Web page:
Jesus became sin.  Sin is contrary to the nature of God.  So God the Father departed, leaving Jesus to become our sin.  For the first time, Jesus was alone and suffering the weight of all our sin. Jesus then announces, “It is finished” and dies. I believe our sins killed Jesus. He sacrificed himself for you and me. It wasn’t really just the Jewish leaders or the Roman soldiers who killed Jesus; it was all of us.  A better way to state this is to say that Jesus died because of me. That makes it personal. When a person can admit that their sins killed Jesus then they truly understand what it means to have Jesus as their personal Savior.  Jesus willingly laid down is life for me and the rest of mankind. All the sins of the world were placed upon Him. His death was the sacrifice or the atonement for our sins, so that we can be forgiven.


For Christ died for sins once for all, the righteous(Jesus)  for the unrighteous (us),

to bring you to God. (1 Peter 3:18)


During the last supper, Jesus said, “This is my blood of the covenant, which is poured out for many for the forgiveness of sins. (Matt 26:28) This is a clear message that a new covenant for the forgiveness of sin was through his sacrificial death on the cross. Jesus was made sin with our sinfulness, so that we can be made righteous with His righteousness.


Jesus was punished, so that we can be forgiven.

Isaiah 53:5 said that He (Jesus) was pierced for our transgressions, He was crushed for our iniquities;

the punishment that brought us peace was upon Him. In other words, our sin was placed upon Jesus so that we would have peace (forgiveness) with God. As long as our sin is not forgiven, we can not have peace with God. God will not make peace with sin. Sin must be dealt with. In order to have peace with God, there must be judgment and punishment. Jesus took the judgment and punishment for us by His grace and mercy. Here are two New Testament passages that emphasize this theme:

Therefore, since we have been justified through faith, we have peace with God through our Lord Jesus Christ, through whom we have gained access by faith into this grace in which we now stand. (Rom 5:1-2)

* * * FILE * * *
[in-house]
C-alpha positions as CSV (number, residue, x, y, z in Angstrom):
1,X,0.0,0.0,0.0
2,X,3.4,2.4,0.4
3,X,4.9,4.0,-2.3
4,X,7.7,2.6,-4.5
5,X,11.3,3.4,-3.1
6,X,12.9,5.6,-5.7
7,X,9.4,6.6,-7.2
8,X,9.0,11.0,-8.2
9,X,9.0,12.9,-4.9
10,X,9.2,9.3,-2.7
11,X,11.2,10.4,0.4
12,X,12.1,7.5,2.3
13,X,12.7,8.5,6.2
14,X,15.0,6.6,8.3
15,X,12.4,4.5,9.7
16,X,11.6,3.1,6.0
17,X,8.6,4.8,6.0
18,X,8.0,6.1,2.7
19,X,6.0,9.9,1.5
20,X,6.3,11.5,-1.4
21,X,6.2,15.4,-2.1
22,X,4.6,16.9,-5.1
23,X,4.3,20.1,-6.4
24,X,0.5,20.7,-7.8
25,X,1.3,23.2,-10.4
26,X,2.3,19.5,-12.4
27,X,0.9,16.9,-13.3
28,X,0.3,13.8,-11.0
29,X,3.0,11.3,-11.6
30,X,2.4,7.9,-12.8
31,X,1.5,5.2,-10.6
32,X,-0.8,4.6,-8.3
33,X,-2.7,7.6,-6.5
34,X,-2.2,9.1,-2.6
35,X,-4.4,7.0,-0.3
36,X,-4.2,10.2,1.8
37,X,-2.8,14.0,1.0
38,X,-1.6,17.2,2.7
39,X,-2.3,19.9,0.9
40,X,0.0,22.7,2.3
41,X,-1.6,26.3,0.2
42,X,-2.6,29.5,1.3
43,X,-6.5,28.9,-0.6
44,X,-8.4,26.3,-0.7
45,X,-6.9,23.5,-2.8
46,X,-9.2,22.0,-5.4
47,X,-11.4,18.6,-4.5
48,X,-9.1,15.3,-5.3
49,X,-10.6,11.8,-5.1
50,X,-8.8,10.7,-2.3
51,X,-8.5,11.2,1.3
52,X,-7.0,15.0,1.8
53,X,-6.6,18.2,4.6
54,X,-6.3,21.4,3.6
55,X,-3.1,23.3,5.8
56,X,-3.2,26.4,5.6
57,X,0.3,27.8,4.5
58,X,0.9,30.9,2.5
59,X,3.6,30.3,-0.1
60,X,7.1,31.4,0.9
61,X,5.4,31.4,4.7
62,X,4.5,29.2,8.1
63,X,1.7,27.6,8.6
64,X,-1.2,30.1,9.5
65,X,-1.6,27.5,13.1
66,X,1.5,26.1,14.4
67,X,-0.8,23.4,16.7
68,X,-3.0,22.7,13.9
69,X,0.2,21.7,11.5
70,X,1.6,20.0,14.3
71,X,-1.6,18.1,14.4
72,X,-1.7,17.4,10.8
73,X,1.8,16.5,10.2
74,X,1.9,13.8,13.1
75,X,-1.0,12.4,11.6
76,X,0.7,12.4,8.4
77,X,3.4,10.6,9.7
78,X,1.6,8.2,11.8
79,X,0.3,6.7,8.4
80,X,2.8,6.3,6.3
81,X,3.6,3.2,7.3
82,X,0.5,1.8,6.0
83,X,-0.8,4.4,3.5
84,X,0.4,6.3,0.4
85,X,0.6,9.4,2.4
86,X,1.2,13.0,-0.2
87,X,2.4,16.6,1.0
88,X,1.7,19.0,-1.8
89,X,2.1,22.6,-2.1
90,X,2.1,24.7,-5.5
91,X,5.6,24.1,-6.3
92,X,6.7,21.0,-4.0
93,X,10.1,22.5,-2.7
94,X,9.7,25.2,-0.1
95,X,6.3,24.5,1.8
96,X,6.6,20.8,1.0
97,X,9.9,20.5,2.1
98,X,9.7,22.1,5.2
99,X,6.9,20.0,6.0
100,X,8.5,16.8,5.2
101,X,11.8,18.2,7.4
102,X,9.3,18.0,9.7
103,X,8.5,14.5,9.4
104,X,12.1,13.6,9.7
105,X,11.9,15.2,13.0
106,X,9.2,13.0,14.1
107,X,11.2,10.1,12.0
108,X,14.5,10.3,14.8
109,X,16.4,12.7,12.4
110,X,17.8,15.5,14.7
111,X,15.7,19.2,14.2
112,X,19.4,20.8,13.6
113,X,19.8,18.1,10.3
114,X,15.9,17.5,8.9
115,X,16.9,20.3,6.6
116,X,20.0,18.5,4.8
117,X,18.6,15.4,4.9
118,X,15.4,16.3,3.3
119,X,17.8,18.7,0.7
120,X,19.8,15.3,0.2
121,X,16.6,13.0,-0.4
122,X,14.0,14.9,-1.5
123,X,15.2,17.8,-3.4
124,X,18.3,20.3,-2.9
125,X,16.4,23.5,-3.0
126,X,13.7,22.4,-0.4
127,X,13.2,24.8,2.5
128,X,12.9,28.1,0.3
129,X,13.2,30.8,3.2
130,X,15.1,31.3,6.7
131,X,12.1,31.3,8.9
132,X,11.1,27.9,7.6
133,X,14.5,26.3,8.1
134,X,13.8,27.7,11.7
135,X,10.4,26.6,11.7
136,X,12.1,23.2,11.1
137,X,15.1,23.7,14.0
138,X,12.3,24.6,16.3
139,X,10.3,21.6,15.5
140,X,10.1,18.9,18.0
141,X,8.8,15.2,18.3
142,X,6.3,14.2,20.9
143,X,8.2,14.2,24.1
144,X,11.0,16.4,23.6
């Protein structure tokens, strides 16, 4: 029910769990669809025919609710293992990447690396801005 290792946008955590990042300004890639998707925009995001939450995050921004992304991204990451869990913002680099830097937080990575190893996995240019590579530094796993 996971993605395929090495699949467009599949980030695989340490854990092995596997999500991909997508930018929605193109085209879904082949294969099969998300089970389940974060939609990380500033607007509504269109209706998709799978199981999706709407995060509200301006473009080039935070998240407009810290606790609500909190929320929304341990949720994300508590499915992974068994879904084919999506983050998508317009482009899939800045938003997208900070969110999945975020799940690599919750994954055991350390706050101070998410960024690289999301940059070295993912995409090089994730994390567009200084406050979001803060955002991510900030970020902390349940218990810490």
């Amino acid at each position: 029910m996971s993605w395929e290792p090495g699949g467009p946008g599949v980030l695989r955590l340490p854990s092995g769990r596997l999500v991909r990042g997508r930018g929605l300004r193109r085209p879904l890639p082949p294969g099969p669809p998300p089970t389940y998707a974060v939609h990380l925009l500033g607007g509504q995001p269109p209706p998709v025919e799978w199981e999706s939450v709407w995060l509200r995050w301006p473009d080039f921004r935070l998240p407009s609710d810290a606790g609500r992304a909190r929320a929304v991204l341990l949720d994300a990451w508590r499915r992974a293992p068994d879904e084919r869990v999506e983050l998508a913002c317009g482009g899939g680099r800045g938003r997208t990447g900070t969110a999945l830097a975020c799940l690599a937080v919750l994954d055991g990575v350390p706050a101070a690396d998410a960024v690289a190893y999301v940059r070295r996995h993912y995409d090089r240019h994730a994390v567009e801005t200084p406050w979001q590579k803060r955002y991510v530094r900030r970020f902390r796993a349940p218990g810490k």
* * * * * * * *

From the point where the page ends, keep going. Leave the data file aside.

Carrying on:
In Him we have redemption (being bought back) through his blood, the forgiveness of sins, in accordance with the riches of God's grace. (Eph 1:7-8)


Isaiah 53:10 says that His (Jesus) life is a guilt offering.  Jesus is the Lamb of God who takes away the sins of the world through his sacrificial death. (John 1:29) Jesus was punished so that we can be forgiven.


Jesus died so that we can have eternal life.

Jesus died on the cross so that we have eternal life.  He willingly sacrificed His sinless life for our sinful lives so that we would have eternal life. Isaiah 53:8 said that He (Jesus) was cut off from the land of the living (died); for the transgression (sins) of my people, He was stricken (killed).


Here are some scriptures that emphasize that believing what Jesus did on the cross results in eternal life.

For my Father's will is that everyone who looks to the Son and believes in Him shall have eternal life, and I will raise him up at the last day." (John 6:40)


Jesus said to her (Martha), "I am the resurrection and the life. He who believes in me will live, even though he dies; and whoever lives and believes in me will never die. (John 11:25-26)


Jesus was wounded so that we can be healed. (1 Peter 2:24)

Isaiah 53:4-5 says that that He (Jesus) took up our infirmities and carried our sorrows (pain/diseases)… and that by his wounds, we are healed. In the New Testament, Isaiah 53 is quoted in Mathew 8:17:


When evening came, many who were demon-possessed were brought to Him, and He drove out the             spirits with a word and healed all the sick. This was to fulfill what was spoken through the prophet             Isaiah: "He (Jesus) took up our infirmities and carried our diseases."